The very act of walking, cycling or running in nature has a positive impact on our physical health. On the one hand you’ll be exposed to the wonders of vitamin D from the sunlight, on the other hand the rough and ready terrain forces you to work harder than you would on a flat treadmill or tarmacked running track; this consequently burns more energy.


Do you ever hit a slump at certain points of the day? No matter how productive we all want to be, we’re all prone to a little dip in concentration, and who could blame us? We’re inundated with temptations to focus our attentions anywhere else than our tasks at hand – we can watch Youtube or check social media anytime, anywhere. But that’s only half the battle when it comes to staying mentally active, there are a number of other contributing factors – frequency of exercise, the state of your diet and ways of working to name a few.

We’ve zoomed in on each of these areas to dissect how you can retain and improve concentration throughout the day.


The Impact of Exercise

As a majority of our day-to-day working activities can be conquered at our computer screens, us humans are sitting down more than we ever have. And with that comes an onslaught of issues – you only need to gaze over the potential repercussions detailed on the NHS to understand.

One way to combat this and keep yourself mentally active is to engage in regular exercise, many studies have linked physical activity to concentration levels. A study on Dutch school children found that pupils became better at multi-tasking, resisting distractions and retaining information when classes were broken up with 20 minutes of aerobic exercise.

With this in mind, here are some ideas on how to stay active:

Walking & Getting Outside

One of the biggest excuses for not exercising is a lack of time. Well, there are plenty of ways to make exercise work in your favour when it comes your day-to-day which we tackled in our healthy eating and exercise for busy lifestyles. You could try walking to work, or if that’s not achievable at least make a part of your journey on foot. Otherwise, you can make the most of your lunchbreak by taking a walk around the block or in a nearby park. Being outside in nature alone holds many benefits in itself. Alongside a boost in focus, it also helps to reduce feelings of stress and positively impacts our general health.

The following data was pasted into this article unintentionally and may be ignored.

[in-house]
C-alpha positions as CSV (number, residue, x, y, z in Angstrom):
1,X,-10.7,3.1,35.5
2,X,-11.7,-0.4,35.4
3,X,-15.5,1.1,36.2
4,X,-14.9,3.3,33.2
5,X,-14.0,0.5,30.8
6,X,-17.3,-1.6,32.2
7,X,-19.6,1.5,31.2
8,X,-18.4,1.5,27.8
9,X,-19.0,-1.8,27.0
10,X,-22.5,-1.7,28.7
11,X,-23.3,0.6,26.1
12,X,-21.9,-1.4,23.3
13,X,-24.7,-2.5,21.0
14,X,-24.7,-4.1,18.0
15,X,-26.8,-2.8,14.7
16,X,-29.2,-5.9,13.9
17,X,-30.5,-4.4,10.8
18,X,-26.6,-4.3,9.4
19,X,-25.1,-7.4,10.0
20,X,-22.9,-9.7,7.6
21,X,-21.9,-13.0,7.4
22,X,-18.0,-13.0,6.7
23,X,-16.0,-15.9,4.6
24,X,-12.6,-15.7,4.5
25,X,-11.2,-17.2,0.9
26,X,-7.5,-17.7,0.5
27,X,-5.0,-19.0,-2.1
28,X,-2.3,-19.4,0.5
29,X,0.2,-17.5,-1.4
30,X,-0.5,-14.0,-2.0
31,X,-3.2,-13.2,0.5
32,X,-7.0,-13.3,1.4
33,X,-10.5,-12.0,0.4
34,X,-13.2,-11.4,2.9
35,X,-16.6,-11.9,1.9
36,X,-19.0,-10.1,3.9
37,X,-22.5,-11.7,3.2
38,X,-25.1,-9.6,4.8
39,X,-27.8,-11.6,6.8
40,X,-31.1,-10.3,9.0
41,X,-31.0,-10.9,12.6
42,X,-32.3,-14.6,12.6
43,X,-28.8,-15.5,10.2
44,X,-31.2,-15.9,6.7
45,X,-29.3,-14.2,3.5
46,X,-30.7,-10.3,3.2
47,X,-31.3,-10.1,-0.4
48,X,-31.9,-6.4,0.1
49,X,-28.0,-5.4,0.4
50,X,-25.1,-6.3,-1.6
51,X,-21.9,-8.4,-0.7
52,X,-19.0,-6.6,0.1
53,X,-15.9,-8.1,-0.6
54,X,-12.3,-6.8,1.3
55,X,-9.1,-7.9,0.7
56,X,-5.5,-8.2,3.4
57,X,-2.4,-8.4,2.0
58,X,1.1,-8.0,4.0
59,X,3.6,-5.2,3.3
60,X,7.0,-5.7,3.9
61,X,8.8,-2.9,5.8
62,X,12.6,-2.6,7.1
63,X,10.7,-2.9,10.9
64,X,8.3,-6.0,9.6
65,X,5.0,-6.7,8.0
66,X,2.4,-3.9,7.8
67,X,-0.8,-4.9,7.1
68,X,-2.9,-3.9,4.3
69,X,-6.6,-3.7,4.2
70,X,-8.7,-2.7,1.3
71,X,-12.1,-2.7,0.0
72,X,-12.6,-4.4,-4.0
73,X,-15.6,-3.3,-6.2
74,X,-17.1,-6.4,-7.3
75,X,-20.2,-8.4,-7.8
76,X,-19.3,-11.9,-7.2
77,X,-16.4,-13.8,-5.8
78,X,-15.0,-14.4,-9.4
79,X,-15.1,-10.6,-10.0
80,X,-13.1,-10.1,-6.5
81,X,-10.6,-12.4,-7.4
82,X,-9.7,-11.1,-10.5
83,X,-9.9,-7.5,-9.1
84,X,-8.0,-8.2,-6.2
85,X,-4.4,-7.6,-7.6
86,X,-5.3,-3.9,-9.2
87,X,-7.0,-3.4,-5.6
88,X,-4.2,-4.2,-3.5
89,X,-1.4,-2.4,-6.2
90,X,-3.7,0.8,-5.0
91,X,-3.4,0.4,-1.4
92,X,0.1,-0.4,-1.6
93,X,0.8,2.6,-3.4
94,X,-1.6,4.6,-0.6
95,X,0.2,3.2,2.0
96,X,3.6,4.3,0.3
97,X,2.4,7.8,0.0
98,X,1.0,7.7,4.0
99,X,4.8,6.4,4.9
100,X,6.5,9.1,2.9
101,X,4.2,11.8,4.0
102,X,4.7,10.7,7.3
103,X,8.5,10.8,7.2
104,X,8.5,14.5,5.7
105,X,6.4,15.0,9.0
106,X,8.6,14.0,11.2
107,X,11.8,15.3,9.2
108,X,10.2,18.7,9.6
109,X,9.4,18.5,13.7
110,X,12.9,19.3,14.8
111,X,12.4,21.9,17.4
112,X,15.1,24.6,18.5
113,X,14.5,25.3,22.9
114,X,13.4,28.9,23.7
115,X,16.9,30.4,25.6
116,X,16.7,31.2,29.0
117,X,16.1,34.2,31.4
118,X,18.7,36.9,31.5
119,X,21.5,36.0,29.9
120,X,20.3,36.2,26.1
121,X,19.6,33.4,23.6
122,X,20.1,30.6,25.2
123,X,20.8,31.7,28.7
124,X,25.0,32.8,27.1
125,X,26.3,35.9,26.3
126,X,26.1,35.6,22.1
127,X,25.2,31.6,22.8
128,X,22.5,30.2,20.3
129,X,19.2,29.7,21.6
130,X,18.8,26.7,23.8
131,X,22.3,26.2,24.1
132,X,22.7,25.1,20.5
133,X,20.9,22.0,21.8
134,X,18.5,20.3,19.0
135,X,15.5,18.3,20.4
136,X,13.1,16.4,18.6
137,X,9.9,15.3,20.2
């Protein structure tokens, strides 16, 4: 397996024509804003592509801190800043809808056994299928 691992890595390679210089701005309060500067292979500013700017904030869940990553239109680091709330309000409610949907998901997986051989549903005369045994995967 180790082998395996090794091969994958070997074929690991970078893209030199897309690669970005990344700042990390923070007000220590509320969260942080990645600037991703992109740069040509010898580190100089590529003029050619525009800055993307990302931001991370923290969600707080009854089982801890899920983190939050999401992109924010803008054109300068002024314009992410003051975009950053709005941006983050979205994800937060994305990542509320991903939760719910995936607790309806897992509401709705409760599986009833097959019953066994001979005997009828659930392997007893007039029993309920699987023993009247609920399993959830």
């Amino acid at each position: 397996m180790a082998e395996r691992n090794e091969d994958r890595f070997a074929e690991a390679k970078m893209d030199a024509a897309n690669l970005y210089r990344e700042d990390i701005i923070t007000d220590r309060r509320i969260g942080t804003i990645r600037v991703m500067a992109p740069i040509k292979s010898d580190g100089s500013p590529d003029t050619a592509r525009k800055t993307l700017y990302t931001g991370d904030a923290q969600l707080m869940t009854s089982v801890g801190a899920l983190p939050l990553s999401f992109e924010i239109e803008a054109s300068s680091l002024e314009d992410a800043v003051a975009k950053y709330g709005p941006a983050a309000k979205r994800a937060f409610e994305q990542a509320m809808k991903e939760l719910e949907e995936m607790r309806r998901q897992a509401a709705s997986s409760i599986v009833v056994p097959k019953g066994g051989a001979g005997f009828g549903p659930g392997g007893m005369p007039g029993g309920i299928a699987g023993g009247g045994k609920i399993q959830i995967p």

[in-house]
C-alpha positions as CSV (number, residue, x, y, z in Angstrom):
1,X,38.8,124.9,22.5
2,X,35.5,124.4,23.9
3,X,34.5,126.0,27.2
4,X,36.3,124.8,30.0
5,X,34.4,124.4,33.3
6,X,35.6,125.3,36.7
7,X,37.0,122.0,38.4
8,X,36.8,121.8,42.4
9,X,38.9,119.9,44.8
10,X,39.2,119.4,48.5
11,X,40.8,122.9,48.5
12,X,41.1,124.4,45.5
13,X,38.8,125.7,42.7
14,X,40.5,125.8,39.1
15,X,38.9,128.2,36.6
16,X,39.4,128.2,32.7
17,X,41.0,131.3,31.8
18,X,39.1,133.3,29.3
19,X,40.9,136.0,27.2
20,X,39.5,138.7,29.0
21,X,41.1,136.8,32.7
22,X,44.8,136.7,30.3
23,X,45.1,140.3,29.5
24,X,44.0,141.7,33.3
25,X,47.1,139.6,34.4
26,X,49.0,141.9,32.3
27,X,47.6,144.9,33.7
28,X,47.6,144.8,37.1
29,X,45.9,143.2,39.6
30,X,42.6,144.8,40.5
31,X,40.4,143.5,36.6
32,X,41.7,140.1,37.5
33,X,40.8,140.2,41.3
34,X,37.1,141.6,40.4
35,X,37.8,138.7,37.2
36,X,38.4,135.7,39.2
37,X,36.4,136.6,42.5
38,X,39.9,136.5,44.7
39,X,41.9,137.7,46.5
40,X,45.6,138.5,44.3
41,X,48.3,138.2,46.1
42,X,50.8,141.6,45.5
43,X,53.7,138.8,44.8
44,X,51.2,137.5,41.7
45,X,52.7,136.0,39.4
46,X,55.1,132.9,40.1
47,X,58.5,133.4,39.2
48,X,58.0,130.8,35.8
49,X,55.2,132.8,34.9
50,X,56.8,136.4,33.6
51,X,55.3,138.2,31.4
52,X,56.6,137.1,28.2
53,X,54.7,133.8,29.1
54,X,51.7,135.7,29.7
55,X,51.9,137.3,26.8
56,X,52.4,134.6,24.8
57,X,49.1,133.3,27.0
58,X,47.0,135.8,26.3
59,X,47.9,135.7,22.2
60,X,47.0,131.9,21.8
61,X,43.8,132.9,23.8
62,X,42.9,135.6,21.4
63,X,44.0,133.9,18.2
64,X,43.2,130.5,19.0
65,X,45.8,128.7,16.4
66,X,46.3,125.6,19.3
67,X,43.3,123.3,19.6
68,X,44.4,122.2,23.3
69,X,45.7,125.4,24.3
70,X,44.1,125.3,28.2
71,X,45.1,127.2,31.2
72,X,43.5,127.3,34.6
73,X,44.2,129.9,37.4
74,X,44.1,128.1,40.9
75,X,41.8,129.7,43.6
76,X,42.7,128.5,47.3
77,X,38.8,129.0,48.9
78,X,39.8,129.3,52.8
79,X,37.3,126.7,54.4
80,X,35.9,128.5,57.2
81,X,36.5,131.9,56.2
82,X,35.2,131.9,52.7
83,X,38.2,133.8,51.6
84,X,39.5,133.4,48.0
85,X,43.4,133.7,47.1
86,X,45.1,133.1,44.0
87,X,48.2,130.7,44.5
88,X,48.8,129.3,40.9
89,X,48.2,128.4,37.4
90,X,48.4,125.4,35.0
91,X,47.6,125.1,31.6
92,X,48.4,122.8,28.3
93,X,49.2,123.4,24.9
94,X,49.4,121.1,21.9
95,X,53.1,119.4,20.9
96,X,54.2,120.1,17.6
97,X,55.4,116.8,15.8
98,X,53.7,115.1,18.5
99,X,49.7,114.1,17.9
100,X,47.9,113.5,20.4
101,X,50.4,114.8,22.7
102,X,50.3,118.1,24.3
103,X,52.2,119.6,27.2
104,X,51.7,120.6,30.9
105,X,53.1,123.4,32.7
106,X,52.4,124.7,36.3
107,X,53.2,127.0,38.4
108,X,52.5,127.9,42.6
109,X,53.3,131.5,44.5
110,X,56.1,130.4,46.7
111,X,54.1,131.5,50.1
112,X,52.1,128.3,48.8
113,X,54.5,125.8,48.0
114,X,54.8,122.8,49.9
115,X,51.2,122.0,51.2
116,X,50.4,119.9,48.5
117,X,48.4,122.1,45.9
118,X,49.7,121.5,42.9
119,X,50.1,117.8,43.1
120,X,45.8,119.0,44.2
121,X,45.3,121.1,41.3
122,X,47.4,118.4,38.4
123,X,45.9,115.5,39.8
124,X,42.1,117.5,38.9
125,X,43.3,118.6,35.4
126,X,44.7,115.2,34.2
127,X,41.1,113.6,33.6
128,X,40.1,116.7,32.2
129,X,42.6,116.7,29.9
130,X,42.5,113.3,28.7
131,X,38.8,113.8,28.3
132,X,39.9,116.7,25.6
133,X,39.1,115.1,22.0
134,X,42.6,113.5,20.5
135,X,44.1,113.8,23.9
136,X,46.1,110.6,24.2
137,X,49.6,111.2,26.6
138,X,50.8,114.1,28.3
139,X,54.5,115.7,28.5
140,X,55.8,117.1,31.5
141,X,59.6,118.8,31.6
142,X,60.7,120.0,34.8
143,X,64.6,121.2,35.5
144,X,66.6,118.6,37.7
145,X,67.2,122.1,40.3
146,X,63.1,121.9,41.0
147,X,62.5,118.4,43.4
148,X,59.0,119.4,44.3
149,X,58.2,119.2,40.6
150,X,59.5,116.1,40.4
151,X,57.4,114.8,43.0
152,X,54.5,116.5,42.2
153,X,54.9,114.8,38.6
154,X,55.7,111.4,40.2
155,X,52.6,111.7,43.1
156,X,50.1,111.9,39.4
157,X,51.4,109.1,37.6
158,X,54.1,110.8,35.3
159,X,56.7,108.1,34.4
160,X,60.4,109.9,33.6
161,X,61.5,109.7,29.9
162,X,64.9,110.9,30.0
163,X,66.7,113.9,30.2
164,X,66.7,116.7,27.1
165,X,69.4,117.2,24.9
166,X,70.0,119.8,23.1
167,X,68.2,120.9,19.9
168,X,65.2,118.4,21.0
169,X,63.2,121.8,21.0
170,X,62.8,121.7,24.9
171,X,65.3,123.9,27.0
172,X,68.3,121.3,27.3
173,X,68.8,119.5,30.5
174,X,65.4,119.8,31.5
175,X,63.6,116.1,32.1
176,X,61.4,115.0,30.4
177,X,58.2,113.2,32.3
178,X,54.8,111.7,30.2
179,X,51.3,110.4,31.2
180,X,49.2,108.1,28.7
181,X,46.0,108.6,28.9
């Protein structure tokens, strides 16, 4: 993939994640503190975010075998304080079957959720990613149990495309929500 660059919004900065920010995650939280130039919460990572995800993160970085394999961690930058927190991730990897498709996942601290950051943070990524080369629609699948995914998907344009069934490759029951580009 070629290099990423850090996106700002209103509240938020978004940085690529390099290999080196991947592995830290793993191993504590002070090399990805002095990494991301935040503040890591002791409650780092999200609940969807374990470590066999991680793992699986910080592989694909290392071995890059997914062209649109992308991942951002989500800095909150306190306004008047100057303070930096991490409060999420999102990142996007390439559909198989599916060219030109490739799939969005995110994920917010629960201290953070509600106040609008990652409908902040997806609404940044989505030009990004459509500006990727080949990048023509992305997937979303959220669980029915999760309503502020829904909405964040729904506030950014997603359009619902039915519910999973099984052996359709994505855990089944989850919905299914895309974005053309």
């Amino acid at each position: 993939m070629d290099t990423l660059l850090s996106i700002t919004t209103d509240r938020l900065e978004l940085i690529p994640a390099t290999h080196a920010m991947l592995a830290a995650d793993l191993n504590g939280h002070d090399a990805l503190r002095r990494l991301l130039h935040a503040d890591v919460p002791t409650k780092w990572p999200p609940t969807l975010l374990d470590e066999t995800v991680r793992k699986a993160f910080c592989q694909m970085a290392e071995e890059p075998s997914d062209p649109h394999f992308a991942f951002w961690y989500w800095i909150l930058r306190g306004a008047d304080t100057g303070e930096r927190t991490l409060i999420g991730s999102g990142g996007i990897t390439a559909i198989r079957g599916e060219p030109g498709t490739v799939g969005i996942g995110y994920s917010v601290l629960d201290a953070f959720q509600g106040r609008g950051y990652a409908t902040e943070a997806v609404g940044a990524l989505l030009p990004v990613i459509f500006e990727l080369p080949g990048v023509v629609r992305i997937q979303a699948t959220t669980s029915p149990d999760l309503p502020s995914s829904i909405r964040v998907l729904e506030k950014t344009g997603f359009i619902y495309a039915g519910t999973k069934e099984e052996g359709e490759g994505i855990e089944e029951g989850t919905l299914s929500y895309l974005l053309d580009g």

A simple way of boosting your mental activity throughout the day is to shake up your seated position at your desk for something different.

Standing Desks

Standing desks have already swept offices all around the country, and for good reason. A study in Minneapolis looked into the effects of standing desks in an office environment over a 7 week period, the study concluded that workers experienced a reduced feeling of fatigue and stress after using standing desks. Elsewhere, standing desks have proved to reduce back pain and strain and may lower blood pressure.

The Impact of Diet  

Your diet has an incredibly powerful effect on your mental state throughout the day – you need to stay loyal to your meal times and fill it with a good balance of foods.

Don’t Forget Breakfast!

A lot of people hold off from eating breakfast until they get to work these days. In fact, it’s better to eat within the first hour of waking up – your naturally low sugar levels upon waking will be fed which, in turn, keeps you energised and mentally active for extended periods of time.

Healthy Snacking

In terms of snacking, berries, bananas and nuts are your friends. These foods contain the most rewarding properties when it comes to needing a boost of energy which in return allows you to remain focussed. Here’s some wider reading on those foods:

Our TREK bars at Natural Balance Foods consist of a simple mixture of fruits, oats and protein crunchies so you know you’re getting nutritional, no nonsense snacking. Explore the range of TREK Protein Energy Bars and TREK Energy Chunks to stock up your snack box.


Iron deficiency is directly linked to feelings of fatigue so it’s important to keep iron present in your diet to keep yourself mentally active throughout the day. Iron helps the body to produce a vital strand of protein called hemoglobin which assists in the passing of oxygen from your lungs to your body. Pistachio nuts, a sea vegetable called dulse and lentils are all great examples of iron-rich foods.